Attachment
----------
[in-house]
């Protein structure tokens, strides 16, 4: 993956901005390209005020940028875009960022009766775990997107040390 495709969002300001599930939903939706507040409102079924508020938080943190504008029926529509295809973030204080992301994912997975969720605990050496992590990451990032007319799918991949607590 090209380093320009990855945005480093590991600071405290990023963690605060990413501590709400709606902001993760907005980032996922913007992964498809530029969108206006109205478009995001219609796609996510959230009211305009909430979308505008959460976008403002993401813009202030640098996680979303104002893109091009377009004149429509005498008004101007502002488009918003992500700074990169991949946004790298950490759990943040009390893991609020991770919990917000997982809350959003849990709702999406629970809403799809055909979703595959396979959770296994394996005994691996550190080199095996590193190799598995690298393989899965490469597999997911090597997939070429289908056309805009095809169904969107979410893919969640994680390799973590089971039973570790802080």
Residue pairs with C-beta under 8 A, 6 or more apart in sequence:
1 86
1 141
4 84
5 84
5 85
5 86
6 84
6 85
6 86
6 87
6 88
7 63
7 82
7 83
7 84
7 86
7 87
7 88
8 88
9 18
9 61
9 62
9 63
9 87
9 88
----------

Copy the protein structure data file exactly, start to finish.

[in-house]
């Protein structure tokens, strides 16, 4: 993956901005390209005020940028875009960022009766775990997107040390 495709969002300001599930939903939706507040409102079924508020938080943190504008029926529509295809973030204080992301994912997975969720605990050496992590990451990032007319799918991949607590 090209380093320009990855945005480093590991600071405290990023963690605060990413501590709400709606902001993760907005980032996922913007992964498809530029969108206006109205478009995001219609796609996510959230009211305009909430979308505008959460976008403002993401813009202030640098996680979303104002893109091009377009004149429509005498008004101007502002488009918003992500700074990169991949946004790298950490759990943040009390893991609020991770919990917000997982809350959003849990709702999406629970809403799809055909979703595959396979959770296994394996005994691996550190080199095996590193190799598995690298393989899965490469597999997911090597997939070429289908056309805009095809169904969107979410893919969640994680390799973590089971039973570790802080």
Residue pairs with C-beta under 8 A, 6 or more apart in sequence:
1 86
1 141
4 84
5 84
5 85
5 86
6 84
6 85
6 86
6 87
6 88
7 63
7 82
7 83
7 84
7 86
7 87
7 88
8 88
9 18
9 61
9 62
9 63
9 87
9 88